The PEP-II B-factory at the Stanford Linear Accelerator Center (SLAC) completed its first experimental run at the end of October after achieving record collision rates and producing more than 23 million pairs of B mesons. Funded by $177 million from the US Department of Energy, this innovative electron-positron collider has exceeded most of its challenging design goals.

PEP-II was originally designed to attain a peak luminosity of 3.0 ¥ 1033/cm2/s. Its designers expected the collider to take about two years to reach such a high luminosity, well beyond that of any other machine before, especially given the added complexity of its unequal beam energies. However, the team of physicists commissioning the machine, led by John Seeman of SLAC, passed this mark on Sunday 29 October - hardly 17 months after the first collisions had been recorded in May 1999. PEP-II now holds the world's record for peak luminosity, at 3.1 ¥ 1033/cm2/s.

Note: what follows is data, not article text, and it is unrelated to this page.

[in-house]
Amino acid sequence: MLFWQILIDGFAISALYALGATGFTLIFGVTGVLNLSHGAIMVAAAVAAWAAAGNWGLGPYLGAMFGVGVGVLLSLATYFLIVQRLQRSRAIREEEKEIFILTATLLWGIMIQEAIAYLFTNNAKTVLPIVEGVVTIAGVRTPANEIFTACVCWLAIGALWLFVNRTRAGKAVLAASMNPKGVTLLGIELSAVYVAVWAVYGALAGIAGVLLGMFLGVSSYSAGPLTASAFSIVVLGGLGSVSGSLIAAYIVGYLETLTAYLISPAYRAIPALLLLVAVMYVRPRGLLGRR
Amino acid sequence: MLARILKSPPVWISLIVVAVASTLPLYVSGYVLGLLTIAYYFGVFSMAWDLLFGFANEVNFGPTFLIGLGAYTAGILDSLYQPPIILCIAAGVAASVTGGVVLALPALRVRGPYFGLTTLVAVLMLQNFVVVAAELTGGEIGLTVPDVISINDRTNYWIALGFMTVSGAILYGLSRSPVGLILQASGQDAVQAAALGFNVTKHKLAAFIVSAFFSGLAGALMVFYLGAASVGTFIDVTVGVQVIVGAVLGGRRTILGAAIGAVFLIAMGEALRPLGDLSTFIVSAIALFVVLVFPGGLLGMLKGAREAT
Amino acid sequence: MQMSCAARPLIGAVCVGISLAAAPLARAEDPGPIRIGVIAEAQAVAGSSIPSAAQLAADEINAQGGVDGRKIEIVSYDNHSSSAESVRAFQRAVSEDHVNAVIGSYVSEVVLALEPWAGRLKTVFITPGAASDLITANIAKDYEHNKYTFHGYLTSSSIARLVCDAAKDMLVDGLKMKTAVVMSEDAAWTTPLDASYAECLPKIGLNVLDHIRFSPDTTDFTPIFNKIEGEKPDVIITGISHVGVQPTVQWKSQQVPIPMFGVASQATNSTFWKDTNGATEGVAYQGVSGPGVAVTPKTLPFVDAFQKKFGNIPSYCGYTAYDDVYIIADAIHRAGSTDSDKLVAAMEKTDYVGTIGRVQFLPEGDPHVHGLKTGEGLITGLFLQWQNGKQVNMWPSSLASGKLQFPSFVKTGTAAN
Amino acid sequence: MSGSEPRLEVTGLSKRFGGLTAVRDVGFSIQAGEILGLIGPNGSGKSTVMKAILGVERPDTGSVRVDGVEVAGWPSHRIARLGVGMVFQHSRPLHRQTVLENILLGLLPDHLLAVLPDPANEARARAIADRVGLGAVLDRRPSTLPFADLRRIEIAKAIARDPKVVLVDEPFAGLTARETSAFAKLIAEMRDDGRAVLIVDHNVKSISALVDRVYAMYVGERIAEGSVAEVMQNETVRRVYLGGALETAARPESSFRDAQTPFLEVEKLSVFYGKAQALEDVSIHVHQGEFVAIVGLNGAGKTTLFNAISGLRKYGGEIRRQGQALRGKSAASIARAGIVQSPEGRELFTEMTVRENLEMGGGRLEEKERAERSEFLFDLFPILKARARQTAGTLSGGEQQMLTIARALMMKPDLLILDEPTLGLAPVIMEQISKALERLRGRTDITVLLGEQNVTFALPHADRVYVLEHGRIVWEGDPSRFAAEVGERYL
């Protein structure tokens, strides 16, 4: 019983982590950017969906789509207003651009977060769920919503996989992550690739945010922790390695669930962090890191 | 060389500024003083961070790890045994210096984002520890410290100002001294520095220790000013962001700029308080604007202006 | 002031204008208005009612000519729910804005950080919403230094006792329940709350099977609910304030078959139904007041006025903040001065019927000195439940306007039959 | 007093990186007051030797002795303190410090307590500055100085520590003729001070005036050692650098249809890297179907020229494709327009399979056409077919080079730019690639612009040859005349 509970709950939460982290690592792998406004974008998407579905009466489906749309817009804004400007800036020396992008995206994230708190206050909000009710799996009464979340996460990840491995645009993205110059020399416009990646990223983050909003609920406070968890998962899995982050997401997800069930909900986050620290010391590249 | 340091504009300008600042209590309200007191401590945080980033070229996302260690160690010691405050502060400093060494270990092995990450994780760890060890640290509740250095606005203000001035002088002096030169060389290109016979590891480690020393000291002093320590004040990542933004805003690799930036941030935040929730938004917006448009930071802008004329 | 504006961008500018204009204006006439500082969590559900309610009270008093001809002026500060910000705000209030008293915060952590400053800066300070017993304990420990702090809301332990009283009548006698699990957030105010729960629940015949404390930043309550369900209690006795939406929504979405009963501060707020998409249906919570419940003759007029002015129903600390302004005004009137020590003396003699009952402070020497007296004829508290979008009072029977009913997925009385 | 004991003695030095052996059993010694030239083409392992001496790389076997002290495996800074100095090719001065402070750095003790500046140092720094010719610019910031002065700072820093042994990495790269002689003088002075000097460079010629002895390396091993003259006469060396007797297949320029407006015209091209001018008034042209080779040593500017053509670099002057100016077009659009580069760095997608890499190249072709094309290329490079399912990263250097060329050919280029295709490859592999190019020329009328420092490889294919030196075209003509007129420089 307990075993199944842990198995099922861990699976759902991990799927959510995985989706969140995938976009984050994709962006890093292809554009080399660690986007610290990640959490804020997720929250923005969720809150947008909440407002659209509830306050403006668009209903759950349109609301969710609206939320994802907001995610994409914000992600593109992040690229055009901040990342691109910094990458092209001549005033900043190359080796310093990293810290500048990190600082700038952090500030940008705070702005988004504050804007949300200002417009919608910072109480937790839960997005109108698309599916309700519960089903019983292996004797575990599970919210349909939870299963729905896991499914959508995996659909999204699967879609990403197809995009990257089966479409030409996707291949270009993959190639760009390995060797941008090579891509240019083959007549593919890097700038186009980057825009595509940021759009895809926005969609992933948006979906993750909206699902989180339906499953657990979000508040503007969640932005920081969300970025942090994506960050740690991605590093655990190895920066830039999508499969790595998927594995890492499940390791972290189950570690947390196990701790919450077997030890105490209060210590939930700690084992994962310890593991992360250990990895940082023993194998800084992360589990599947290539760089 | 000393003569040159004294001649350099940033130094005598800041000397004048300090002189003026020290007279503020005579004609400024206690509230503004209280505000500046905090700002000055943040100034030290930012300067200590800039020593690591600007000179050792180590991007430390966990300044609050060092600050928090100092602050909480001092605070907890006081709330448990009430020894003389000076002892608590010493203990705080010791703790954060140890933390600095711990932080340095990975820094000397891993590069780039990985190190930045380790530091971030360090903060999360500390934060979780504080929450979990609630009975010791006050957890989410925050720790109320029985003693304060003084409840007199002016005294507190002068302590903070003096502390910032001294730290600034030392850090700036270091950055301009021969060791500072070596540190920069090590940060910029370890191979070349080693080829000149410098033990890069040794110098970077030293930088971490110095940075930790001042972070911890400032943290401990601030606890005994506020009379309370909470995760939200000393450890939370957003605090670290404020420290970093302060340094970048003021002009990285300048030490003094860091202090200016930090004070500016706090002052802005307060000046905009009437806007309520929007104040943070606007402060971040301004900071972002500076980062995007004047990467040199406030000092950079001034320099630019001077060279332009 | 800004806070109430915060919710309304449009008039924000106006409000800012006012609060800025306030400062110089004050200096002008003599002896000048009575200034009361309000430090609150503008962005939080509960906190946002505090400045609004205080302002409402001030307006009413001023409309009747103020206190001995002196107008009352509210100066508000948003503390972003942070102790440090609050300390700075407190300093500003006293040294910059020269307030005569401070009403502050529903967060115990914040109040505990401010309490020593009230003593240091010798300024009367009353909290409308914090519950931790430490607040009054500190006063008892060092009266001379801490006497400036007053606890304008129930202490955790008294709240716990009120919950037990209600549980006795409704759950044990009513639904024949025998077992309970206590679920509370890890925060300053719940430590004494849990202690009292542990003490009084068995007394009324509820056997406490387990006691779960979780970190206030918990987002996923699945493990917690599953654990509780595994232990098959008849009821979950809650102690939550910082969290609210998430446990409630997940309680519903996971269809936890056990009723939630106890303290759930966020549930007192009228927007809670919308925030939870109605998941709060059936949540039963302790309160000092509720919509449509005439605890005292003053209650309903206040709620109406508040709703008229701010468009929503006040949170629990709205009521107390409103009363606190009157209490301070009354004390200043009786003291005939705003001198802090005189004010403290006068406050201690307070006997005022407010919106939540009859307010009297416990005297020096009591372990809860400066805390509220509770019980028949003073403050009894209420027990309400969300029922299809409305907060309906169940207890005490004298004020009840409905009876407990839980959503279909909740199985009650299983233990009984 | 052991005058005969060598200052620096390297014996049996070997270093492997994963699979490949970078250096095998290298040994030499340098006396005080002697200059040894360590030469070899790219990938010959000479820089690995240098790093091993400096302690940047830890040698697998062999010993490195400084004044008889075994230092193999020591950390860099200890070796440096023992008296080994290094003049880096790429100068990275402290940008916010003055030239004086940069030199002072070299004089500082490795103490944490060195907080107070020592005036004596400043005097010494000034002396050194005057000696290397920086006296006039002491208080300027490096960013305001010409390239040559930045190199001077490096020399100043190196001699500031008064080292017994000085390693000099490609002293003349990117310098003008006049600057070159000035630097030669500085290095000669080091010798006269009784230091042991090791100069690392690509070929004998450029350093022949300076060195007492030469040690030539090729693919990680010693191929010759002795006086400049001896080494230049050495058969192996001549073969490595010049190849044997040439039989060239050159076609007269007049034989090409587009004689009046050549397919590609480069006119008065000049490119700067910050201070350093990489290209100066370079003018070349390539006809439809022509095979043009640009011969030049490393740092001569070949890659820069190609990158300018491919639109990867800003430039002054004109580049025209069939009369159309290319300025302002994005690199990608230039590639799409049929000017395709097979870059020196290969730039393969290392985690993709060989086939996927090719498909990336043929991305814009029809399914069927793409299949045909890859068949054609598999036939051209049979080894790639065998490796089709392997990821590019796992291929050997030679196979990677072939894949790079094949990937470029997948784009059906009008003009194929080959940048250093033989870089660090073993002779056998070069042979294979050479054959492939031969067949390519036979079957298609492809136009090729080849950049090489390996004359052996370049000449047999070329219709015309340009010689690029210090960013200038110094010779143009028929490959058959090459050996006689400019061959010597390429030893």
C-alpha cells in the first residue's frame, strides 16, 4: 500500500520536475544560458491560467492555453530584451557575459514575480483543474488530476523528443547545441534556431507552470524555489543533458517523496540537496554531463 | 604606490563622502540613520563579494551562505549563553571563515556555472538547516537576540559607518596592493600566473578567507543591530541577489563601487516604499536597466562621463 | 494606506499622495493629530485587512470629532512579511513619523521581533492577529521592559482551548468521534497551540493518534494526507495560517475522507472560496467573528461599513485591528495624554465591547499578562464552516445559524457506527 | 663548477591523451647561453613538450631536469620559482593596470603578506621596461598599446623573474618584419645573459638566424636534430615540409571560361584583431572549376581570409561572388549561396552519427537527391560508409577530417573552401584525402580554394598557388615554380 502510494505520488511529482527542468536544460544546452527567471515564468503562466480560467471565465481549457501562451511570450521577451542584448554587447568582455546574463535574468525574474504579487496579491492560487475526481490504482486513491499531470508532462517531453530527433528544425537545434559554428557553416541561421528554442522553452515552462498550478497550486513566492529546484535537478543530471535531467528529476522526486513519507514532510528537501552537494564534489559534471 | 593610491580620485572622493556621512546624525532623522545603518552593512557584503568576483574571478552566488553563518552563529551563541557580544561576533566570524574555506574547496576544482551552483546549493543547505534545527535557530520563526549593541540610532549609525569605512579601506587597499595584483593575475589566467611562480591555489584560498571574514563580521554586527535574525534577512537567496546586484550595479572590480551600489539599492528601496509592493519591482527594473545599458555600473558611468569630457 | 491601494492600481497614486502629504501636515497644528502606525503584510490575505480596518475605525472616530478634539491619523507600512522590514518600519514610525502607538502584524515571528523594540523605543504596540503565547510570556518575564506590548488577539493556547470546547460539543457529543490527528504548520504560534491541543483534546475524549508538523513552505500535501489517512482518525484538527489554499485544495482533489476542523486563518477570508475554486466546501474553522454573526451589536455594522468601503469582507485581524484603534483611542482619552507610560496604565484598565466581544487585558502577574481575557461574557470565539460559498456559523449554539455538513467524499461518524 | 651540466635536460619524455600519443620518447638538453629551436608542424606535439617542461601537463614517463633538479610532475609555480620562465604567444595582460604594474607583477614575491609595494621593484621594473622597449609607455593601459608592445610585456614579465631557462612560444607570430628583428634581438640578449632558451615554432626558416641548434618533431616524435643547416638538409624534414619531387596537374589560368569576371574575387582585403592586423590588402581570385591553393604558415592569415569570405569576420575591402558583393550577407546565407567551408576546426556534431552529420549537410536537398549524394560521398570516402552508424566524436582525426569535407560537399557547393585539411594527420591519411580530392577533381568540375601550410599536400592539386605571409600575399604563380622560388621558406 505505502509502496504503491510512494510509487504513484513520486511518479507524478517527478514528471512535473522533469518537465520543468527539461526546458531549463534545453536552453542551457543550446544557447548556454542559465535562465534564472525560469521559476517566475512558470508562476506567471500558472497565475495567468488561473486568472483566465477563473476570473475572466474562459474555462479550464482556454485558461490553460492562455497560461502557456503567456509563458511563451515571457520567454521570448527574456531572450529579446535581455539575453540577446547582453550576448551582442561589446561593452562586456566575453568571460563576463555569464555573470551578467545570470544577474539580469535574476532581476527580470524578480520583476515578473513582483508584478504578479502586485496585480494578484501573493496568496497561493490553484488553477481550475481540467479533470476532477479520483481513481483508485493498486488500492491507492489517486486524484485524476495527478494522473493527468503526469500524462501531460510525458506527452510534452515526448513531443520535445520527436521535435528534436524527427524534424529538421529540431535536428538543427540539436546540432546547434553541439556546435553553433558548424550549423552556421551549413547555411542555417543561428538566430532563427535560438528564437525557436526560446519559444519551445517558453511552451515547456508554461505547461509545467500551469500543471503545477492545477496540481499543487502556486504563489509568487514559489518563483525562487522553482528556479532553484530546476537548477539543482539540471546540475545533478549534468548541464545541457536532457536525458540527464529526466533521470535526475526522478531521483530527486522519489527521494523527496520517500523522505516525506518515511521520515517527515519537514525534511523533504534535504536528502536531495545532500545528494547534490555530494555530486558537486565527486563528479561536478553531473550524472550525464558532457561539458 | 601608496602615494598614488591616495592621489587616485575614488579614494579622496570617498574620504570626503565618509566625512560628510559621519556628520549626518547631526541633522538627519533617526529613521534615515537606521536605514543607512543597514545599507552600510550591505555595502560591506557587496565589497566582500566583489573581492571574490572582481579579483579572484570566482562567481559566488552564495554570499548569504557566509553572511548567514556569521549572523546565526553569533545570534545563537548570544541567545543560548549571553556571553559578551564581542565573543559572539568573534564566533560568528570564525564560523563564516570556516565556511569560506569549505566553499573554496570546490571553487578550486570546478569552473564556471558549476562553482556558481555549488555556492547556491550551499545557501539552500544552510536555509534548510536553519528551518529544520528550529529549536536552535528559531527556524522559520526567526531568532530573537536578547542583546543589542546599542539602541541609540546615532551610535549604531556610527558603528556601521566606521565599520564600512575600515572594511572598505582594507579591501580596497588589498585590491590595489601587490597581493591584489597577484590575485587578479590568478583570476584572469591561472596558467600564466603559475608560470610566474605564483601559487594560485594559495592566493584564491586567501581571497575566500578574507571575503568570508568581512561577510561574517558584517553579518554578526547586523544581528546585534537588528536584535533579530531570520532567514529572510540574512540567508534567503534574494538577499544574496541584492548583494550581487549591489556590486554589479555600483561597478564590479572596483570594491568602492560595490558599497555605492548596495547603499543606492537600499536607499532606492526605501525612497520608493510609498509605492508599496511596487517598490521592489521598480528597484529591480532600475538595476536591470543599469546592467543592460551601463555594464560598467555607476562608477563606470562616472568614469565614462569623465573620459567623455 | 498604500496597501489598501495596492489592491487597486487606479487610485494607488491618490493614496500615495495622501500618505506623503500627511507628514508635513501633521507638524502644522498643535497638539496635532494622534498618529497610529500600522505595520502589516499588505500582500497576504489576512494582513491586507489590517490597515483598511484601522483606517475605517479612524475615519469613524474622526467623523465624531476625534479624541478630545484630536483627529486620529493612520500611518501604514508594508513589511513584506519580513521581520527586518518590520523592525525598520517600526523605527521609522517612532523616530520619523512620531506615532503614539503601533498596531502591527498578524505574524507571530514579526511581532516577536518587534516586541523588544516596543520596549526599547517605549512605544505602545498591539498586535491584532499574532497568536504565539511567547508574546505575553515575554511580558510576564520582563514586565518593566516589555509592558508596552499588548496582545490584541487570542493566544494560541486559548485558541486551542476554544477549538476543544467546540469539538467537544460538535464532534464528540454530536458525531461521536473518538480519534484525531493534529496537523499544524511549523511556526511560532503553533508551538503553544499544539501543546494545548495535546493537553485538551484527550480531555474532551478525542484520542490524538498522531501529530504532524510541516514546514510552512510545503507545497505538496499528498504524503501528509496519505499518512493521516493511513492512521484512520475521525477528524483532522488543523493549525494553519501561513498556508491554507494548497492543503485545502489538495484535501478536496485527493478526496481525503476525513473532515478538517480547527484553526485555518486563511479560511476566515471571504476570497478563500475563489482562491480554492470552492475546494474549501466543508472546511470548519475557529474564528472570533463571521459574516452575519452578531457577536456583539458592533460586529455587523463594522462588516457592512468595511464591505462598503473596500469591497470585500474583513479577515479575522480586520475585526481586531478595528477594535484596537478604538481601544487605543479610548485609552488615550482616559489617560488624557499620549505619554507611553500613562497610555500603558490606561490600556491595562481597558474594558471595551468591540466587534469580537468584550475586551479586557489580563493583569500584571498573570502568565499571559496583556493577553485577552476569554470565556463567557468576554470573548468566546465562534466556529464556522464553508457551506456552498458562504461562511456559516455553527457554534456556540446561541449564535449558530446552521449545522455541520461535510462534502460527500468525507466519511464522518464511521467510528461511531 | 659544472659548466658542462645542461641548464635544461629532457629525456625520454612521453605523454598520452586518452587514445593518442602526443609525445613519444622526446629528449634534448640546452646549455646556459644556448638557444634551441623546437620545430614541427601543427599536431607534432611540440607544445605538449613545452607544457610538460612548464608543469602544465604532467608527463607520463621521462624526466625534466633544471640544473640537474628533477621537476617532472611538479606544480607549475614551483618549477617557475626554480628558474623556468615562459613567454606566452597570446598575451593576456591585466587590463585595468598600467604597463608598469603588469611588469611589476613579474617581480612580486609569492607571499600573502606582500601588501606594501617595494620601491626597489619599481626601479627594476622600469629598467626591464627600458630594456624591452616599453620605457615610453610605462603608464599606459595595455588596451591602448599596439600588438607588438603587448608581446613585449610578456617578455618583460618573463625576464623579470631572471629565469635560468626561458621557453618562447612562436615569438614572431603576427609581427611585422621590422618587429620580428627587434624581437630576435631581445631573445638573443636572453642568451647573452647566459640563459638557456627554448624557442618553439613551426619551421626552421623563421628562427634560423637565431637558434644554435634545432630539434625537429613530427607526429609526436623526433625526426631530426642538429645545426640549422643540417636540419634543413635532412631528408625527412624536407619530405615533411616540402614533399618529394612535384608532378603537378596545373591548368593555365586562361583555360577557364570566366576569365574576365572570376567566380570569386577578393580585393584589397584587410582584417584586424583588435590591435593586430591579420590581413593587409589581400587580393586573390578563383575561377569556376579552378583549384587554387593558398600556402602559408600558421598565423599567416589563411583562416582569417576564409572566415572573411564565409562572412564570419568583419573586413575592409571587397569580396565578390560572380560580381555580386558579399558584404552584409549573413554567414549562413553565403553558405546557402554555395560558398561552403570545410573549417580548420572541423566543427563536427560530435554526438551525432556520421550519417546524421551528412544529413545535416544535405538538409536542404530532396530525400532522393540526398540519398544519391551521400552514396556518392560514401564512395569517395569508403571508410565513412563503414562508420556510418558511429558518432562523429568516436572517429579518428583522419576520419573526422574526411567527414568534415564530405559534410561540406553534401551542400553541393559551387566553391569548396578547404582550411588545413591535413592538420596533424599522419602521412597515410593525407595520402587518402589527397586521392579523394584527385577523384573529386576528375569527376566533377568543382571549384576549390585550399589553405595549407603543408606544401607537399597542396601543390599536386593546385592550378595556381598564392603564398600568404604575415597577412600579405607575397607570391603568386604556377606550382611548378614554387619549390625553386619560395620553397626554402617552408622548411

In machine physics runs during the last three days of October, PEP-II also hit a new record for positron current, reaching the design value of 2.14 A in 1660 circulating bunches. Things look good for the upcoming 2001 run, which will begin in February and have a luminosity goal of 5 ¥ 1033/cm2/s.